Role of neuropilin receptors in virus infection, spreading and evolution: a conserved mechanism shared by many pathogenic viruses?

Many phylogenetically distant animal viruses, including the new coronavirus SARS-CoV-2, have surface proteins with polybasic sites that are cleaved by host furin and furin-like proteases.

Other than priming certain viral surface proteins for fusion, cleavage generates a carboxy-terminal RXXR sequence. This C-end Rule (CendR) motif is known to bind to neuropilin (NRP) receptors on the cell surface. NRPs are ubiquitously expressed, pleiotropic cell surface receptors with important roles in growth factor signaling, vascular biology, and neurobiology, as well as immune homeostasis and activation.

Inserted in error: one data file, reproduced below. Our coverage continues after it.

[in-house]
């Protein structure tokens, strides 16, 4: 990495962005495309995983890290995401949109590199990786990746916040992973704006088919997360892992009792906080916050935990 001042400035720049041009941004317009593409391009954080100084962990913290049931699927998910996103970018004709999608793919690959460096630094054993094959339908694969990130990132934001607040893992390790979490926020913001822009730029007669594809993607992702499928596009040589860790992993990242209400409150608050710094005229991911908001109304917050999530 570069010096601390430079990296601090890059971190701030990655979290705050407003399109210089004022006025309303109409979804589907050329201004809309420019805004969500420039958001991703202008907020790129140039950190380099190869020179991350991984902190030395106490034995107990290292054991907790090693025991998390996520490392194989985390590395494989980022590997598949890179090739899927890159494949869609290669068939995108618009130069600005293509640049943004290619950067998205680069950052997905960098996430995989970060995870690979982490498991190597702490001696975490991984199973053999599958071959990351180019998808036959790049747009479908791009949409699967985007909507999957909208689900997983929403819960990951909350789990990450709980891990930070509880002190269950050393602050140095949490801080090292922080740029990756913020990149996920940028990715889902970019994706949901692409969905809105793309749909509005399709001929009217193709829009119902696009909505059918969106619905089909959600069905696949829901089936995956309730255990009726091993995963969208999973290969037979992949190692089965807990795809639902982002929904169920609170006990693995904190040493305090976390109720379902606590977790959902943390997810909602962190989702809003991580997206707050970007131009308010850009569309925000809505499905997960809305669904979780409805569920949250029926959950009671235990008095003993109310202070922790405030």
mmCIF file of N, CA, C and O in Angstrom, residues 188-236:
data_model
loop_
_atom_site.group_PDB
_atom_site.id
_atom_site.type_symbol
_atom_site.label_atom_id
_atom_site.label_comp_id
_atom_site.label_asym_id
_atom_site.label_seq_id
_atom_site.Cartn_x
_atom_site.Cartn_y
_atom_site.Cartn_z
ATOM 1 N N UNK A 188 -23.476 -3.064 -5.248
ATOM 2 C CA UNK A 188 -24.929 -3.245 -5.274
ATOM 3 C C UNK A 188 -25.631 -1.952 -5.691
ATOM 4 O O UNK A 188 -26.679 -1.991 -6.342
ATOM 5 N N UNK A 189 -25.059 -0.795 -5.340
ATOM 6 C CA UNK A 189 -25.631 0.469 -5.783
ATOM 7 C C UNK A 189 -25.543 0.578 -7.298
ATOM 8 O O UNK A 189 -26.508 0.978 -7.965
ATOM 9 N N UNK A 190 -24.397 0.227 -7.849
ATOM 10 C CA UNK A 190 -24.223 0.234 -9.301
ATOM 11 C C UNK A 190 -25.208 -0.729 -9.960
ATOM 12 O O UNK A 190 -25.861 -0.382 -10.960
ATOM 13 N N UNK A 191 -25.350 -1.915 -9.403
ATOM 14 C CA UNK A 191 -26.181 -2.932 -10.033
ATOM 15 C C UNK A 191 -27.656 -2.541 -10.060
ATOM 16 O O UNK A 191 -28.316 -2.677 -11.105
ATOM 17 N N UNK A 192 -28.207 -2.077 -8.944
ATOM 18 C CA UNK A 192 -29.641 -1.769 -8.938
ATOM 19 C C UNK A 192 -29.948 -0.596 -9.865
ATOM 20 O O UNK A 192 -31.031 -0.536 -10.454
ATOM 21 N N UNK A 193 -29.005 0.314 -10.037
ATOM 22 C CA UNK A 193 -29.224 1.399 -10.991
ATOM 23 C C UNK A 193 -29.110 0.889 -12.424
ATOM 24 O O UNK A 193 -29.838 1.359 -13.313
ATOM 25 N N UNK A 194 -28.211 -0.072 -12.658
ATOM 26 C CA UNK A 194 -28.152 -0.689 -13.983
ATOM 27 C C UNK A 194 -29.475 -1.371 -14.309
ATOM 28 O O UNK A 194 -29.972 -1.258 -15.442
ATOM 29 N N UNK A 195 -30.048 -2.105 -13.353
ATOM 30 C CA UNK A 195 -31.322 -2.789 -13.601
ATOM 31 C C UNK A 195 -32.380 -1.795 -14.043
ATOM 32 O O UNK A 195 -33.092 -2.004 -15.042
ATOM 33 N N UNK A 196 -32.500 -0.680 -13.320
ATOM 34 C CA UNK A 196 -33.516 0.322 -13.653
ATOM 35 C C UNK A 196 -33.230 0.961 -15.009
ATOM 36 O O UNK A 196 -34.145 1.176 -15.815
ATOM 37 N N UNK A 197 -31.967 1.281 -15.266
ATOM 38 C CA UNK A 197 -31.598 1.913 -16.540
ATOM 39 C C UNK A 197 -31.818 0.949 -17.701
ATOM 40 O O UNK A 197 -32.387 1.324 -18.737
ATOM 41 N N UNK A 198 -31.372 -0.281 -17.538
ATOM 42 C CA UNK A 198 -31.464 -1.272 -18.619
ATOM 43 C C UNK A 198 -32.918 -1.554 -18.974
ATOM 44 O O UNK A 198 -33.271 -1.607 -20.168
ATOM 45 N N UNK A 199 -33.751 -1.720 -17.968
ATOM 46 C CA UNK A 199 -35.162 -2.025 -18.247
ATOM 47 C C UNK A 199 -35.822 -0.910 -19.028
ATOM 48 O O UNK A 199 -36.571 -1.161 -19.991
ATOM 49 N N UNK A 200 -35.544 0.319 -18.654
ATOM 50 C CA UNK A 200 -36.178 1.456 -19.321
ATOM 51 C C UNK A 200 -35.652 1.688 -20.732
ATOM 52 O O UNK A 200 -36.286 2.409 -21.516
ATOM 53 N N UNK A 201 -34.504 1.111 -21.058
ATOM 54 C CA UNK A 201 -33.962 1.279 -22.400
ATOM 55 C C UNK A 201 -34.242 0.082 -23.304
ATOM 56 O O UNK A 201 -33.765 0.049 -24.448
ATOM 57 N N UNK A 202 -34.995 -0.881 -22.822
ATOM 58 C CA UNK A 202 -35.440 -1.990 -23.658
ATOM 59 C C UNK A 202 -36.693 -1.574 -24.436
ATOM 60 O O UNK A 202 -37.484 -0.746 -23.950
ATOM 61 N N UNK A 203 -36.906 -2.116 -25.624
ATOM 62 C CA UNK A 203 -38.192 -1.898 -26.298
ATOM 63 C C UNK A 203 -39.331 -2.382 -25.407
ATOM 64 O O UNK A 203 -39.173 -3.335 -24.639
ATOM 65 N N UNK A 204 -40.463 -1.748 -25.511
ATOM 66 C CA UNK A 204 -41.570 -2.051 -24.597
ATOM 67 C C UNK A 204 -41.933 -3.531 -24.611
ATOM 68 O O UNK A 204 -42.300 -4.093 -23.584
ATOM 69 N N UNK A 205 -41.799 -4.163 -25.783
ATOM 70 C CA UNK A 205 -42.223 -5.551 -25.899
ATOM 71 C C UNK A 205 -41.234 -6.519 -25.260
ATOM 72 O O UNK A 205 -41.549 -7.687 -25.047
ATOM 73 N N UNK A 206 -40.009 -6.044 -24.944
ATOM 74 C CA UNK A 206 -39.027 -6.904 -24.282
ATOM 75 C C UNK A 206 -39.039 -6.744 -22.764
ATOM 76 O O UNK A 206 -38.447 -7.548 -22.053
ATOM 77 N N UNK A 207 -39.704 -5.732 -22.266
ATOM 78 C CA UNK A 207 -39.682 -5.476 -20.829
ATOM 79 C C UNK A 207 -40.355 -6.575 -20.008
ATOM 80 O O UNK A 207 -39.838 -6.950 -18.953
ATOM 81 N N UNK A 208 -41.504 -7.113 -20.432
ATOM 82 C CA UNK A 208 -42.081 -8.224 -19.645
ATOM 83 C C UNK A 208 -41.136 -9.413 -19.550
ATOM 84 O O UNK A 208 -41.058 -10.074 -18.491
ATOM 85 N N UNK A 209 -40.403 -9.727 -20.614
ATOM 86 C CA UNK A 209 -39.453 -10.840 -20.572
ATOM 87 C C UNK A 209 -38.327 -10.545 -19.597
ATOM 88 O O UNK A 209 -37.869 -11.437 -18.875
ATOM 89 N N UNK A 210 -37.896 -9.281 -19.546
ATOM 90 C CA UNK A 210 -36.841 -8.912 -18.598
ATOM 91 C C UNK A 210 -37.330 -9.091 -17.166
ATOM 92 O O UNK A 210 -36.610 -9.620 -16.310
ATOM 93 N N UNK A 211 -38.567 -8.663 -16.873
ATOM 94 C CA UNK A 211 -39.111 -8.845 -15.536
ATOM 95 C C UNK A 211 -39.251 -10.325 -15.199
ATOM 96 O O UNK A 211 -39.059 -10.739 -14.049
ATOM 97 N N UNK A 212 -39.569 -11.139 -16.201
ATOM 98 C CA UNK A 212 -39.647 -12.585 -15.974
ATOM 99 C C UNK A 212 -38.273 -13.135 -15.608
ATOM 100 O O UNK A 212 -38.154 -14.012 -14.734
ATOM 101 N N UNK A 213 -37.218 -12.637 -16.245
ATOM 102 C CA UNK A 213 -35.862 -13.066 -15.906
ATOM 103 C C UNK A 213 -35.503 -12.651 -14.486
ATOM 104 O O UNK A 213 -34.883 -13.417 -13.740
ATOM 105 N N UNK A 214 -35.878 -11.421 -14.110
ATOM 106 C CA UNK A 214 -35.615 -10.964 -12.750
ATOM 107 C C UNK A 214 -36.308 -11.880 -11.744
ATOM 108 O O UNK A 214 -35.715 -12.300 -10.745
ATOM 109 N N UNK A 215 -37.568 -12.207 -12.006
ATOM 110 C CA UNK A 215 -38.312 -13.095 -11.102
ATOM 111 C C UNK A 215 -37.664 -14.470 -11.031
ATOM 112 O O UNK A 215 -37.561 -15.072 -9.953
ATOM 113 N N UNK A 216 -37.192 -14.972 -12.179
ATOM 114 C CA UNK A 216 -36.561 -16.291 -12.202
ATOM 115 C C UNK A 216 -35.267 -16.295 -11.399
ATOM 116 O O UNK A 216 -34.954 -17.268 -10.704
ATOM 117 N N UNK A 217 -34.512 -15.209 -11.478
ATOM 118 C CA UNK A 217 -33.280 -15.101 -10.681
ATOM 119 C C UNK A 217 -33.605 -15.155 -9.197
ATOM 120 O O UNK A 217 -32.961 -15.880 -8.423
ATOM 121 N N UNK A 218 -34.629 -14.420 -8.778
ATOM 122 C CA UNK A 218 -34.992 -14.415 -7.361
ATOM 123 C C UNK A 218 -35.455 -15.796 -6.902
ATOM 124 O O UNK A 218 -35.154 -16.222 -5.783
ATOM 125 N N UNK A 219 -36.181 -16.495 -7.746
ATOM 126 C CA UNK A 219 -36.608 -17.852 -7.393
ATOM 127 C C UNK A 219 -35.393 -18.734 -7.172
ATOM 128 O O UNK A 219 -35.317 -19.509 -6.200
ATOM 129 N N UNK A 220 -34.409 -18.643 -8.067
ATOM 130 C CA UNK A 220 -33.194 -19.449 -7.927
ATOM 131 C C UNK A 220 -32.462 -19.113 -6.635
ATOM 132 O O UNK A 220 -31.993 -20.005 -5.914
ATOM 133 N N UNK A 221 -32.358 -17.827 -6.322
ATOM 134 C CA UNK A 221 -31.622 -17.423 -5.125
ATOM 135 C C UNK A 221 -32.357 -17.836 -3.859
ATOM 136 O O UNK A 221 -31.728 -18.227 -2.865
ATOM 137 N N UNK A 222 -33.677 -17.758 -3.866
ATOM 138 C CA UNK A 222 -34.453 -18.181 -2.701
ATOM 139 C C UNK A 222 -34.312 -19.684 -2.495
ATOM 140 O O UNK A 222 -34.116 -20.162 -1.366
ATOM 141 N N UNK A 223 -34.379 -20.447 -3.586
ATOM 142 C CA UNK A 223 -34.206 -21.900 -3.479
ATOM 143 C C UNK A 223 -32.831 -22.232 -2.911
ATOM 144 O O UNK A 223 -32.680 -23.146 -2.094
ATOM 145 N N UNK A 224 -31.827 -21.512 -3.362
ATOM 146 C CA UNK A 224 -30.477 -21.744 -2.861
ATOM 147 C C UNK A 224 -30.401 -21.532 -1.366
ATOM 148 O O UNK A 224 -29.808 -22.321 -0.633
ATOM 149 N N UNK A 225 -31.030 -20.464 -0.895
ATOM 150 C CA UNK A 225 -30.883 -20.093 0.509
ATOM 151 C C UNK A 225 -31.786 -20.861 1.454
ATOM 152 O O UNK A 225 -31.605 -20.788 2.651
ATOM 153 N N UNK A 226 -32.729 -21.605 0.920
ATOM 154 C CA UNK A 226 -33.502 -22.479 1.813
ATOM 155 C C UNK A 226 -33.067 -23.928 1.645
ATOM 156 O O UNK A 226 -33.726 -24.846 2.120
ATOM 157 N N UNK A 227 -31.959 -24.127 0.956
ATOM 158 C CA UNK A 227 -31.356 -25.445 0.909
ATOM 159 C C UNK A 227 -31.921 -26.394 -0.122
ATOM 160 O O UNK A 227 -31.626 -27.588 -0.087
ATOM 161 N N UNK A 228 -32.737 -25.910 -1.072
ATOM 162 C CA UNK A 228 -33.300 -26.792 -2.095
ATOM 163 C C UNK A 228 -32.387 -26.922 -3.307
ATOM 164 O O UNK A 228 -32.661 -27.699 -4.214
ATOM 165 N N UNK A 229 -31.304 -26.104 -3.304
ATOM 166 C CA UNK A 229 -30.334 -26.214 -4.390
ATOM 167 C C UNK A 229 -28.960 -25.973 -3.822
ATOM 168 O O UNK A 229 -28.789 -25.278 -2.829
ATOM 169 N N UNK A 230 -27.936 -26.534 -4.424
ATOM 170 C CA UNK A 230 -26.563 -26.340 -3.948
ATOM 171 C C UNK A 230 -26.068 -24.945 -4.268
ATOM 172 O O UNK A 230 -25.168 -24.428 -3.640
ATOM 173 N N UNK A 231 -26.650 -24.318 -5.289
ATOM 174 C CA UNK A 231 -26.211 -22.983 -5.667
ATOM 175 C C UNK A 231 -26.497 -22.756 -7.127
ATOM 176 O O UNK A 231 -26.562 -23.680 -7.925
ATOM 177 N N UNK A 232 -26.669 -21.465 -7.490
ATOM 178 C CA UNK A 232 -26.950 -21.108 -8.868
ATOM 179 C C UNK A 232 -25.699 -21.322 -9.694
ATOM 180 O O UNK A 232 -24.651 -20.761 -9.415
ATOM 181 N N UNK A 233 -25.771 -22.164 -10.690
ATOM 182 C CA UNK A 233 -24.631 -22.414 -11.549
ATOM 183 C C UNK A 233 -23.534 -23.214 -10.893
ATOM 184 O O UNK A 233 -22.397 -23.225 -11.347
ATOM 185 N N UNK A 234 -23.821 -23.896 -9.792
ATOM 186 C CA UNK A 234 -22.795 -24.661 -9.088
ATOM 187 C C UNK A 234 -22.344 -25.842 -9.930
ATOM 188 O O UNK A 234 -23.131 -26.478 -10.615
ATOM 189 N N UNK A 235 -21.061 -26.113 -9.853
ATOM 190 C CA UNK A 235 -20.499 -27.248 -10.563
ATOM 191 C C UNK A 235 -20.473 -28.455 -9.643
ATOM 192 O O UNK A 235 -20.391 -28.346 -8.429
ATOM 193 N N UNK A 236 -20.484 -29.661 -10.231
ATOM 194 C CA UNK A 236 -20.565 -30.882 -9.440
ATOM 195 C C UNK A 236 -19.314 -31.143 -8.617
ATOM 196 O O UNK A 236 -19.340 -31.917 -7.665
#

The CendR–NRP receptor interaction promotes endocytic internalization and tissue spreading of different cargo, including viral particles. We hypothesize that the interaction between viral surface proteins and NRPs plays an underappreciated and prevalent role in the transmission and pathogenesis of diverse viruses. It could, therefore, represent a promising broad-spectrum antiviral target that we are currently testing in epithelial cells, blood and lymphatic vessels, and in neurons.